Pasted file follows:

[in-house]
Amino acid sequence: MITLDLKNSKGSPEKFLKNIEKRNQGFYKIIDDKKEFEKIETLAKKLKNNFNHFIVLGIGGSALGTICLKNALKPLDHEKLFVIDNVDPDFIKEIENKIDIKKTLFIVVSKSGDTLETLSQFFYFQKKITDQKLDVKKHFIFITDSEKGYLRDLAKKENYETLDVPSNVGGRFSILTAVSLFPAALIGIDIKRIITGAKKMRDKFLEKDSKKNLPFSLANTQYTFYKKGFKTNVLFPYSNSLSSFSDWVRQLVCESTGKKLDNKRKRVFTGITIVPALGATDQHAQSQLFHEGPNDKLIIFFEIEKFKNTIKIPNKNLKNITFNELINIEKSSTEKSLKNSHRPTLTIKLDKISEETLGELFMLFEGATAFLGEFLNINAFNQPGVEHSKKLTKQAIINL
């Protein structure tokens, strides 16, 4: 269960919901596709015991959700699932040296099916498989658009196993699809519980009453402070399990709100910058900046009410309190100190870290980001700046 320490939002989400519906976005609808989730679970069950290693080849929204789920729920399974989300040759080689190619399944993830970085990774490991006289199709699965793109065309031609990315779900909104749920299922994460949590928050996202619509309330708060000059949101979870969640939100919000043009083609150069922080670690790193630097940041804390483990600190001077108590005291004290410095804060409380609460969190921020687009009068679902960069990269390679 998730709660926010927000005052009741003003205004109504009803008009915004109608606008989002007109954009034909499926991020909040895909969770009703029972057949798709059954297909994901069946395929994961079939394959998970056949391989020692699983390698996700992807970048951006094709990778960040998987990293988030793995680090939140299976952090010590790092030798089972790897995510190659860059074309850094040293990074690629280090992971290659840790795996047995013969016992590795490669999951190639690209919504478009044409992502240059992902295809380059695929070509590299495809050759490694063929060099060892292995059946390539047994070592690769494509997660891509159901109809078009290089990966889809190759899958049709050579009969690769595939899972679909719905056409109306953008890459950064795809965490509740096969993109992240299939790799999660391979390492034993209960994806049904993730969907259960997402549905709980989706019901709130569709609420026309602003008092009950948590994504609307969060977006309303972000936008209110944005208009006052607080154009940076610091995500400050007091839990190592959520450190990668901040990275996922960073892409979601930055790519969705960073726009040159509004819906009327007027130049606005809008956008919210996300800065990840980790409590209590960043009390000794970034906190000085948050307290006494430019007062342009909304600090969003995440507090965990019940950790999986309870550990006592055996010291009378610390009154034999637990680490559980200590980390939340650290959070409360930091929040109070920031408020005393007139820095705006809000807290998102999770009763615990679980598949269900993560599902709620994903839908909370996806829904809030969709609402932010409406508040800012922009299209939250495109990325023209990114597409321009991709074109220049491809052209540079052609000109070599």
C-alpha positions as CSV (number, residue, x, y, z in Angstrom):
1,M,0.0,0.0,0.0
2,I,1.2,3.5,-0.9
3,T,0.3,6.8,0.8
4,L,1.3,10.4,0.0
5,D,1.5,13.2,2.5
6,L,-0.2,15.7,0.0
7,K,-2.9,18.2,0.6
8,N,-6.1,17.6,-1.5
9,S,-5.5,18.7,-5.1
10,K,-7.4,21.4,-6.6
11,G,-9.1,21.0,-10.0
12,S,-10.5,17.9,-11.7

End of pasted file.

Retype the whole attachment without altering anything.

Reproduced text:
[in-house]
Amino acid sequence: MITLDLKNSKGSPEKFLKNIEKRNQGFYKIIDDKKEFEKIETLAKKLKNNFNHFIVLGIGGSALGTICLKNALKPLDHEKLFVIDNVDPDFIKEIENKIDIKKTLFIVVSKSGDTLETLSQFFYFQKKITDQKLDVKKHFIFITDSEKGYLRDLAKKENYETLDVPSNVGGRFSILTAVSLFPAALIGIDIKRIITGAKKMRDKFLEKDSKKNLPFSLANTQYTFYKKGFKTNVLFPYSNSLSSFSDWVRQLVCESTGKKLDNKRKRVFTGITIVPALGATDQHAQSQLFHEGPNDKLIIFFEIEKFKNTIKIPNKNLKNITFNELINIEKSSTEKSLKNSHRPTLTIKLDKISEETLGELFMLFEGATAFLGEFLNINAFNQPGVEHSKKLTKQAIINL
């Protein structure tokens, strides 16, 4: 269960919901596709015991959700699932040296099916498989658009196993699809519980009453402070399990709100910058900046009410309190100190870290980001700046 320490939002989400519906976005609808989730679970069950290693080849929204789920729920399974989300040759080689190619399944993830970085990774490991006289199709699965793109065309031609990315779900909104749920299922994460949590928050996202619509309330708060000059949101979870969640939100919000043009083609150069922080670690790193630097940041804390483990600190001077108590005291004290410095804060409380609460969190921020687009009068679902960069990269390679 998730709660926010927000005052009741003003205004109504009803008009915004109608606008989002007109954009034909499926991020909040895909969770009703029972057949798709059954297909994901069946395929994961079939394959998970056949391989020692699983390698996700992807970048951006094709990778960040998987990293988030793995680090939140299976952090010590790092030798089972790897995510190659860059074309850094040293990074690629280090992971290659840790795996047995013969016992590795490669999951190639690209919504478009044409992502240059992902295809380059695929070509590299495809050759490694063929060099060892292995059946390539047994070592690769494509997660891509159901109809078009290089990966889809190759899958049709050579009969690769595939899972679909719905056409109306953008890459950064795809965490509740096969993109992240299939790799999660391979390492034993209960994806049904993730969907259960997402549905709980989706019901709130569709609420026309602003008092009950948590994504609307969060977006309303972000936008209110944005208009006052607080154009940076610091995500400050007091839990190592959520450190990668901040990275996922960073892409979601930055790519969705960073726009040159509004819906009327007027130049606005809008956008919210996300800065990840980790409590209590960043009390000794970034906190000085948050307290006494430019007062342009909304600090969003995440507090965990019940950790999986309870550990006592055996010291009378610390009154034999637990680490559980200590980390939340650290959070409360930091929040109070920031408020005393007139820095705006809000807290998102999770009763615990679980598949269900993560599902709620994903839908909370996806829904809030969709609402932010409406508040800012922009299209939250495109990325023209990114597409321009991709074109220049491809052209540079052609000109070599």
C-alpha positions as CSV (number, residue, x, y, z in Angstrom):
1,M,0.0,0.0,0.0
2,I,1.2,3.5,-0.9
3,T,0.3,6.8,0.8
4,L,1.3,10.4,0.0
5,D,1.5,13.2,2.5
6,L,-0.2,15.7,0.0
7,K,-2.9,18.2,0.6
8,N,-6.1,17.6,-1.5
9,S,-5.5,18.7,-5.1
10,K,-7.4,21.4,-6.6
11,G,-9.1,21.0,-10.0
12,S,-10.5,17.9,-11.7